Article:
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TwinSwords
09-02-2009, 01:34 PM
What's going to happen?

(Note the poll above.)

claymisher
09-02-2009, 02:36 PM
What's going to happen?


Whatever Nate Silver says.

AemJeff
09-02-2009, 02:51 PM
Whatever Nate Silver says.

That made me laugh out loud! I agree completely.

JonIrenicus
09-02-2009, 05:56 PM
So many views so few votes, take a guess you all.


I expect the republicans to pick up some seats, not a landslide, but some, in the 1-15 range, the last election with the chosen one against the dark lord was an over stuffed election. It will adjust.

TwinSwords
09-02-2009, 06:38 PM
So many views so few votes, take a guess you all.
I guess it's asking a bit much of people to guess about something that is, essentially, impossible to predict. Mainly I'm curious what people's gut feeling is.


I expect the republicans to pick up some seats, not a landslide, but some, in the 1-15 range

The problem with guessing now is that it depends so much on things that are completely unknown today, such as what will happen with health care reform, and the economy. If Democrats pass meaningful health care reform with a public option and the economy improves, I could imagine the Democrats holding the line or even picking up a few seats. If they pass reform which amounts to a new tax on the poor (individual mandate), and the economy doesn't improve, they will probably get creamed.

Day after the 2010 election, the 2012 presidential campaign begins in earnest.

AemJeff
09-02-2009, 06:49 PM
I guess it's asking a bit much of people to guess about something that is, essentially, impossible to predict. Mainly I'm curious what people's gut feeling is.

...

The fate of an eventual health care, or even the definition of its content, are huge unknowns that will have a large effect on what happens next. Plus Afghanistan is a ripening theme that has a chance to start dominating the news cycles. These ae just the events that we know are likely to be on the table. There are just too many variables at play to even starting to think about this analytically.

TwinSwords
09-02-2009, 07:16 PM
The fate of an eventual health care, or even the definition of its content, are huge unknowns that will have a large effect on what happens next. Plus Afghanistan is a ripening theme that has a chance to start dominating the news cycles. These ae just the events that we know are likely to be on the table.
Good point about Afghanistan. And as you say, there are things that will affect the outcome that we haven't even thought about yet.

One useful thing in going back and listening to old diavlogs or political podcasts from a year ago is to see what people were fixated on at the time - what seemed so important to everyone "in the moment," but which have rapidly faded and been replaced by new momentary obsessions.

It's kind of a given that anyone who answers the poll can't predict the future and is just taking a stab in the dark based on a gut feeling about how things are going right now. Not a big deal, although I realize that people don't like to be wrong, and especially among a hypercompetetive crowd of people, fear of failure is far more intense than it is among ordinary people.


There are just too many variables at play to even starting to think about this analytically.
I don't agree with that. It's too early to make an accurate prediction, but it's not too early to start thinking about it analytically. In fact, for political strategists, not thinking analytically today about elections in 2010 and 2012 would be a form of professional malpractice. I'll grant that nobody reading the forum is (probably) a political professional, but it might be useful for people on the Democratic side to start considering the fact that we could actually lose seats in 2010. Most of the Democrats I know in real life are still high on the 2008 victories and think the Republicans are doomed to political wilderness for years to come. I hear a lot of that talk in the forum, too, come to think of it. I don't know if people are just putting on a brave face, or if they are really that optimistic.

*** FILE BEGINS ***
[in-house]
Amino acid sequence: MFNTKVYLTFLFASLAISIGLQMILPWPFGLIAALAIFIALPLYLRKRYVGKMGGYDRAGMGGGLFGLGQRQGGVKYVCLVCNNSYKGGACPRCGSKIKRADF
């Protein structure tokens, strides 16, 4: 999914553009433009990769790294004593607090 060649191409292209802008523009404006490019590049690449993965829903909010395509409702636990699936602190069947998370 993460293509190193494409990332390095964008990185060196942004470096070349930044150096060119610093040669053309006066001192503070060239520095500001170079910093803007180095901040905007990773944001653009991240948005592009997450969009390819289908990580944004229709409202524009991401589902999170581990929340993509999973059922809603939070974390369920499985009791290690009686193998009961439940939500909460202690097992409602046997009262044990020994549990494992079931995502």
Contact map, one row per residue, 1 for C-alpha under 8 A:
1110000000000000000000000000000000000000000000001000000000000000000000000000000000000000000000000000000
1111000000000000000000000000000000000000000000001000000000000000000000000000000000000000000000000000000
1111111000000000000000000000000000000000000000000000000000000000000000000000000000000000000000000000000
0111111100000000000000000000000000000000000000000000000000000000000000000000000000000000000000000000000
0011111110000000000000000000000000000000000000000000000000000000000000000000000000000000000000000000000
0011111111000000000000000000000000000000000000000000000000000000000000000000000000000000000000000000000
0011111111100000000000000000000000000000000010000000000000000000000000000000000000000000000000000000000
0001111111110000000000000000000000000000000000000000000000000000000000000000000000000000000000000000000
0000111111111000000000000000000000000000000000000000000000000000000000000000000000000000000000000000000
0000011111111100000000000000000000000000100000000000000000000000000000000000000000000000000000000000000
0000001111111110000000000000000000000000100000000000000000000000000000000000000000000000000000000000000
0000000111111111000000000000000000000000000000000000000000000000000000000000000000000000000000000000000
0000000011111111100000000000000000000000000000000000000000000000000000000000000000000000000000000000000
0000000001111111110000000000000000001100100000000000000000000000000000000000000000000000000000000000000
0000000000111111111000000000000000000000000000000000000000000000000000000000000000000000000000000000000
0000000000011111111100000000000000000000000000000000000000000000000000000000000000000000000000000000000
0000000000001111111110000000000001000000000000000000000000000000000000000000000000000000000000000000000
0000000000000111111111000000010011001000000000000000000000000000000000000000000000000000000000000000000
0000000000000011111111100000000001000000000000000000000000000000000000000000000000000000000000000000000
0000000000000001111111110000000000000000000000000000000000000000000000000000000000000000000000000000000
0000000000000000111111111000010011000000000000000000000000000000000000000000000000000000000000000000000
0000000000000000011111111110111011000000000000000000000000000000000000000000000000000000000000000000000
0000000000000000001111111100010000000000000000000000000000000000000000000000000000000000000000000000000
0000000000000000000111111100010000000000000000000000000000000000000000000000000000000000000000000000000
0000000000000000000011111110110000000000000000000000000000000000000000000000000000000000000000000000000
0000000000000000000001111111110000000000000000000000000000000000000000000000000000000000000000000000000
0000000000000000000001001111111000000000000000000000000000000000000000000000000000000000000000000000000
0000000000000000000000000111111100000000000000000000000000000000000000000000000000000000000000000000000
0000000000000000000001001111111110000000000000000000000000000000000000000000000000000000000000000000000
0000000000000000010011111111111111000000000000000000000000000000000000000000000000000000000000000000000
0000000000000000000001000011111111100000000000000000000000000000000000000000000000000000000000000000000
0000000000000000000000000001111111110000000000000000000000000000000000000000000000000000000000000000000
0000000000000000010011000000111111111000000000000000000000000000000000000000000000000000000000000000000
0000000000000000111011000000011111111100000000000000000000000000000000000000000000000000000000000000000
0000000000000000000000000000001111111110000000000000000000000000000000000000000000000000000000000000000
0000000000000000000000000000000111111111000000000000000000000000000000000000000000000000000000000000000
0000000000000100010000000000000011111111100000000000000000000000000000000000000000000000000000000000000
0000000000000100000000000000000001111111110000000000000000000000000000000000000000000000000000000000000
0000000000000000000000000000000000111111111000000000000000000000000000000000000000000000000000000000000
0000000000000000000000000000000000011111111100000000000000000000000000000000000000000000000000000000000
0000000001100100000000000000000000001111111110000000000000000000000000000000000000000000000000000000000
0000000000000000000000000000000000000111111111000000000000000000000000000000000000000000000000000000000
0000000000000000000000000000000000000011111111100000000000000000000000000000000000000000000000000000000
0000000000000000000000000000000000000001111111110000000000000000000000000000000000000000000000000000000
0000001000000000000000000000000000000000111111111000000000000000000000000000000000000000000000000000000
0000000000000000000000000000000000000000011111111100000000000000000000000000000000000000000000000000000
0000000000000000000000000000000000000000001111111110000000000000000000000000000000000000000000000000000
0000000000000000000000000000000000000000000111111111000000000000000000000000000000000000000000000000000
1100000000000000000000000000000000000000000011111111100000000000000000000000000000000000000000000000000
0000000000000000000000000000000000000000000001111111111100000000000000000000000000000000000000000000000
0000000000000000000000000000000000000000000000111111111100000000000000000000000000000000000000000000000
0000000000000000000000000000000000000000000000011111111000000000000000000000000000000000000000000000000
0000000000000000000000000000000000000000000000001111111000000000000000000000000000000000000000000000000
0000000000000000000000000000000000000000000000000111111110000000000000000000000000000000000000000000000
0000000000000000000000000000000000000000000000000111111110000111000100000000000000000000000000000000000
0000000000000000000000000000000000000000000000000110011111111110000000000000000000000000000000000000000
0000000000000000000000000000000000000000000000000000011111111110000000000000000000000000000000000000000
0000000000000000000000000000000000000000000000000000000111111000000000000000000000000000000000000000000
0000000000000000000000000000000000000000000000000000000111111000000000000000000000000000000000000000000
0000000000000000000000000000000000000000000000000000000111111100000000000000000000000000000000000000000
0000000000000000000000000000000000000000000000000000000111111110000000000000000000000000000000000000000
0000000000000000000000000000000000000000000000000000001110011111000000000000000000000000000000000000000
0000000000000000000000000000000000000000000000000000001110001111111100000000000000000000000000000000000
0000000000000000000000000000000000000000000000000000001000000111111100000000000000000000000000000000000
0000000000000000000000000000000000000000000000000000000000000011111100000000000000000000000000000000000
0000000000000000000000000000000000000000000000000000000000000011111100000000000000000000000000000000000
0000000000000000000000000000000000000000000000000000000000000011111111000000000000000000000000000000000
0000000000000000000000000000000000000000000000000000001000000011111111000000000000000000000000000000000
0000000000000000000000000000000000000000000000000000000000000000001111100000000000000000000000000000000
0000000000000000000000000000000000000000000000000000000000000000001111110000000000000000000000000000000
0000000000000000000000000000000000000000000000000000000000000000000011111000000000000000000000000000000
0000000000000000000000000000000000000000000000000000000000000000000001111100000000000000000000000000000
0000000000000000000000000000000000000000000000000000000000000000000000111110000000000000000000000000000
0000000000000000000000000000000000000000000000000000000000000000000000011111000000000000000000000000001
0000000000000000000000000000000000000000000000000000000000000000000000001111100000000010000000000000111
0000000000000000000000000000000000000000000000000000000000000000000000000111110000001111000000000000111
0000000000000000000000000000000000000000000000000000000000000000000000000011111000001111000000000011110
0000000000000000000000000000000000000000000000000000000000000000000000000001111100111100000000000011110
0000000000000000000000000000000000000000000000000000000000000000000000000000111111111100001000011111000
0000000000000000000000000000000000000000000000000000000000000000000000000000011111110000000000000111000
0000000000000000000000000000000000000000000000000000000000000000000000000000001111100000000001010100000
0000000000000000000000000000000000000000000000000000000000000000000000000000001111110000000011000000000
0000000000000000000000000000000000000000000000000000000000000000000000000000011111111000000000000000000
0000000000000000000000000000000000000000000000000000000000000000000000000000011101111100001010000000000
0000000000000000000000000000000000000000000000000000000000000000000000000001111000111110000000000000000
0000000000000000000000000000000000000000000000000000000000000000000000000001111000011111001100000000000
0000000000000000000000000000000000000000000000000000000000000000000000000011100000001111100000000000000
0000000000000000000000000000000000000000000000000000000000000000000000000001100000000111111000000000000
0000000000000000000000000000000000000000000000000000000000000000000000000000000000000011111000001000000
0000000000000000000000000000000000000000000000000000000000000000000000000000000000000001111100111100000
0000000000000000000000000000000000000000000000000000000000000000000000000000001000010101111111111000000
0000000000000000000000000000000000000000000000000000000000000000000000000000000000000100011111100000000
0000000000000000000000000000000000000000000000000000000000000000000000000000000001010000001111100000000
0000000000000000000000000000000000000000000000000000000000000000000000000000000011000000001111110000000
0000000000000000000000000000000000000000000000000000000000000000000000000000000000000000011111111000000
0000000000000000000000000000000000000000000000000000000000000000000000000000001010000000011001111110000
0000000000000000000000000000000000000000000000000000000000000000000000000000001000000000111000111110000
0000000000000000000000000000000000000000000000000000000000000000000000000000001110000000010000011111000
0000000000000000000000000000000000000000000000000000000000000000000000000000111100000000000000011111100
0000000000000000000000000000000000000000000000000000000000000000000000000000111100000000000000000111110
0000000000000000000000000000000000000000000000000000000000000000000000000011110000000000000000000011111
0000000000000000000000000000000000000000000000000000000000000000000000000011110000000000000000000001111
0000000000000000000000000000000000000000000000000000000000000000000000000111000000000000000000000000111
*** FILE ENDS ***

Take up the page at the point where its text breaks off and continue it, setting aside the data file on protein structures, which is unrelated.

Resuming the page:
Still, you are right: We have no idea what's going to happen in 2010, and the outcome will depend on things that haven't even happened yet -- indeed on things we haven't even imagined yet. It should be clear that anyone guessing today is guessing based on limited and imperfect information.

TwinSwords
09-02-2009, 07:21 PM
Whatever Nate Silver says.

Nate Silver Sees Major Gains for GOP in 2010
August 13, 2009 03:54 PM ET
By Nikki Schwab, Washington Whispers

PITTSBURGH It's fast becoming conventional wisdom, but statistics wonk Nate Silver of fivethirtyeight.com reiterated that Democrats should be nervous about the 2010 midterm elections. "I don't think you should feel at all comforted by 2010," said Silver. The political prognosticator predicted a 20- to 50-seat loss in the House for the Democrats and either a one-seat gain or as much as a six-seat loss for the Democrats in the Senate. This comes from the same numbers guru who called the presidential election results correctly in 49 states. "Don't be complacent about 2010," Silver warned bloggers and activists attending the Netroots Nation conference in Pittsburgh.

...

(Source (http://www.usnews.com/blogs/washington-whispers/2009/08/13/nate-silver-sees-major-gains-for-gop-in-2010.html))

TwinSwords
09-02-2009, 07:25 PM
Charlie Cook Predicts Big 2010 Losses For Democrats

Thursday, August 20, 2009

Charlie Cook, who is among the most respected and tested of Washington's electoral handicappers, sent out an update today, warning of bad news on the 2010 horizon for President Obama and his Democratic allies.